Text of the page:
“Mangrove restoration work should mimic nature because natural mangrove ecosystems work best,” explained Dr. Dominic Wodehouse, Executive Director of the Mangrove Action Project (MAP), a global non-profit organization which implements Community-Based Ecological Mangrove Restoration (CBEMR) projects and conducts mangrove education workshops around the world. He facilitated an online information session for the Bridging Leaders’ Initiative for Climate Resilience (BLICR) Fellowship Program last November 27 to discuss best practices of mangrove rehabilitation with Mayors and business sector fellows. BLICR is the new Fellowship program of the AIM TeaM Center for Bridging Leadership which brings select municipal and city Mayors of coastal communities and business leaders from the country’s biggest corporations to form cross sectoral partnerships in building Ecosystem-based Adaptation (EbA) projects for climate vulnerable localities. The Fellowship is in partnership with UK-based Earth Security Group with funding coming from the German government and TeaM Energy Foundation, Inc.
“[In the Philippines], there is a lot of planting only of ‘bakhawan lalaki’ and ‘bakhawan babae’ – R. Apiculata and R. Mucronata,” Dr. Wodehouse mentioned, highlighting that mangrove plantations should be biodiverse to include a wide variety of species for increased chances of growth and survival amidst changes in climatic patterns. Different species require varying levels of hydration and salinity. Thus, the location of the restoration site within the intertidal zone should be gauged to determine which species would be best to plant. Dr. Wodehouse added that there should be big, wide, winding channels in between lines of mangroves for sediment flow, distribution of seeds, and fast drainage during low tide to allow for soil drying and oxygenation. He pointed out that the lack of consideration of such factors led to an average of only around 20% survival rate of mangrove restoration projects in the country.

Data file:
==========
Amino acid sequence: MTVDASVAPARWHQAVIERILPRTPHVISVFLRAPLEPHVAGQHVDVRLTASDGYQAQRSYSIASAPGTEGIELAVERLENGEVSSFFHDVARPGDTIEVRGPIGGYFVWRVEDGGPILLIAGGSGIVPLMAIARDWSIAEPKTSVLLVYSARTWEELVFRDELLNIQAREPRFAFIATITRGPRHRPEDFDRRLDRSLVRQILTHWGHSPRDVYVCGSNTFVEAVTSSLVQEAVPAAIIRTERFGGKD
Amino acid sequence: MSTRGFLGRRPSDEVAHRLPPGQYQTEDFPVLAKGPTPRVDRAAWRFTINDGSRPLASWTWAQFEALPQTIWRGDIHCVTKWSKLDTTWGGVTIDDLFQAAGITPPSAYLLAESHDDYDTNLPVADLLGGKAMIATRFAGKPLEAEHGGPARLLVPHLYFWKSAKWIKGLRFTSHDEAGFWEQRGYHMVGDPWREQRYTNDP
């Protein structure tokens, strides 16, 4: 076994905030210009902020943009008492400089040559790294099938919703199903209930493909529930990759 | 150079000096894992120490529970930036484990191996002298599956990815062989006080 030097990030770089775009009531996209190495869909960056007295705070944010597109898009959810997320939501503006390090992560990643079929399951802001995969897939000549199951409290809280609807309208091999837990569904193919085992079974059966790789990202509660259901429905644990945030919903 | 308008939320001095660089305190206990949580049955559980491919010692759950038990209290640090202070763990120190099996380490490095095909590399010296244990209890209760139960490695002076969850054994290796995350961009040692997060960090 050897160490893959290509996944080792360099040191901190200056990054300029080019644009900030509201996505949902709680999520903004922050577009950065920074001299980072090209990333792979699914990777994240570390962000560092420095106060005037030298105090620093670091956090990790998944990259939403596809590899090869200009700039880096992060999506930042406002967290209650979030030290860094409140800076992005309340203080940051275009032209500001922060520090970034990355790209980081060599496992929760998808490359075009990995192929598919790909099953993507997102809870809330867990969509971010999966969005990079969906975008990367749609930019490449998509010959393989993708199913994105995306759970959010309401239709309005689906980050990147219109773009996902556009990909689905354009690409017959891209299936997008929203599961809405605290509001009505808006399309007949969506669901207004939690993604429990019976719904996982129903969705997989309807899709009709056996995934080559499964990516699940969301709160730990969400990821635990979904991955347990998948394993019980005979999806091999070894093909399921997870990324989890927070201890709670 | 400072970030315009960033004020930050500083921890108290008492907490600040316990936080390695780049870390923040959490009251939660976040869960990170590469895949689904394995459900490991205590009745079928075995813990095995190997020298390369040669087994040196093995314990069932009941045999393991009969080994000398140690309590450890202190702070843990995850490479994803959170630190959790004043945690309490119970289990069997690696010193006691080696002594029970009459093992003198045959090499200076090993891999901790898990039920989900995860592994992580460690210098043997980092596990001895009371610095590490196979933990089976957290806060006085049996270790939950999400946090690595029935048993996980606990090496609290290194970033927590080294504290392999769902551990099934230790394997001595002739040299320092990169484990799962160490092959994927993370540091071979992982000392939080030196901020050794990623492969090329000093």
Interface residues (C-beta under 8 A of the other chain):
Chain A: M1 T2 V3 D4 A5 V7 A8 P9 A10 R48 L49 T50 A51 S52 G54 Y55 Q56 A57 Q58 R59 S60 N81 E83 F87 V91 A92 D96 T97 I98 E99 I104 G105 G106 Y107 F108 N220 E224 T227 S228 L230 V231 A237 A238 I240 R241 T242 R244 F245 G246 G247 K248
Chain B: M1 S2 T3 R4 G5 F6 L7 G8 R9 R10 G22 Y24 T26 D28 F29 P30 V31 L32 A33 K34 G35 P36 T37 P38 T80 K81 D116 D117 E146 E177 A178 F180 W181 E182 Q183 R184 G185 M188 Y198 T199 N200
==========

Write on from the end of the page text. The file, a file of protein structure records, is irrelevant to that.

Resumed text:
Dr. Wodehouse underlined that mangrove conservation should be prioritized over restoration. “Only a mature mangrove ecosystem gives us the full range of ecosystem benefits that we want,” he noted as it will take a very long time before newly planted mangroves can provide ecosystem services for climate change adaptation and natural disaster protection. He said that it is more urgent to protect or conserve thin fringes of mangroves along coastlines since these would be difficult to restore once lost, other than conservation being more cost-effective compared to mangrove restoration projects.
Sharing her own experience as an example, Mayor Macel Avestruz of Barugo, Leyte recounted the mangrove forests in her municipality that were largely damaged by the Typhoon Haiyan, including several efforts for reforestation that all failed. Dr. Wodehouse explained that the storm surge might have altered the elevation of the site relative to the sea level, thus, they should plant species appropriate for the new intertidal zone that has emerged. He also said that they may need to clear and dig out channels that might have been blocked by soil and sediments to ensure the survivability of the mangrove seedlings.
When it comes to mangrove restoration in areas where there are fishponds, Dr. Wodehouse emphasized the importance of social arrangements in coastal ecosystems conservation as a whole. He said that the real challenge is getting the social science right and encouraging community stakeholders to do what is best for the environment. “If there is anything that I dedicated the rest of my life to, it is restoring all the old aquaculture ponds because they are generally at the right place, at the right elevation relative to sea level… Taking those back and turning them back into mangroves would be a great idea if you can,” he remarked.
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